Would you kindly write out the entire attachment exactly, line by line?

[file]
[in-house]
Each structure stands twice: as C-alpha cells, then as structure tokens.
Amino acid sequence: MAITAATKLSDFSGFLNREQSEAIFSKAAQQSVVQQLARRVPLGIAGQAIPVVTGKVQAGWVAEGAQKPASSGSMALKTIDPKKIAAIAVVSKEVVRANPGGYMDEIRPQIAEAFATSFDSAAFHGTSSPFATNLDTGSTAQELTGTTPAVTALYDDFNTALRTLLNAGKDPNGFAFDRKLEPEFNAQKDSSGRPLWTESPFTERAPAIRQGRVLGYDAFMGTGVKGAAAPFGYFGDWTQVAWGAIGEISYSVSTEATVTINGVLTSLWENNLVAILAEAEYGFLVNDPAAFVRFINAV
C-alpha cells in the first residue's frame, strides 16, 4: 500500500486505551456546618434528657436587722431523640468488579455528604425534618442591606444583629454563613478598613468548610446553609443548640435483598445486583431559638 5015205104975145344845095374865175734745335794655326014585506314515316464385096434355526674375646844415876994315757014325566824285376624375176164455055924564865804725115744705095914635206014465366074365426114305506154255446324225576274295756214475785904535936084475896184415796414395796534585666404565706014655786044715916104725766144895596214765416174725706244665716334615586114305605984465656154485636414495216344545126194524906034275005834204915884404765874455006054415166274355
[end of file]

[in-house]
Each structure stands twice: as C-alpha cells, then as structure tokens.
Amino acid sequence: MAITAATKLSDFSGFLNREQSEAIFSKAAQQSVVQQLARRVPLGIAGQAIPVVTGKVQAGWVAEGAQKPASSGSMALKTIDPKKIAAIAVVSKEVVRANPGGYMDEIRPQIAEAFATSFDSAAFHGTSSPFATNLDTGSTAQELTGTTPAVTALYDDFNTALRTLLNAGKDPNGFAFDRKLEPEFNAQKDSSGRPLWTESPFTERAPAIRQGRVLGYDAFMGTGVKGAAAPFGYFGDWTQVAWGAIGEISYSVSTEATVTINGVLTSLWENNLVAILAEAEYGFLVNDPAAFVRFINAV
C-alpha cells in the first residue's frame, strides 16, 4: 500500500486505551456546618434528657436587722431523640468488579455528604425534618442591606444583629454563613478598613468548610446553609443548640435483598445486583431559638 5015205104975145344845095374865175734745335794655326014585506314515316464385096434355526674375646844415876994315757014325566824285376624375176164455055924564865804725115744705095914635206014465366074365426114305506154255446324225576274295756214475785904535936084475896184415796414395796534585666404565706014655786044715916104725766144895596214765416174725706244665716334615586114305605984465656154485636414495216344545126194524906034275005834204915884404765874455006054415166274355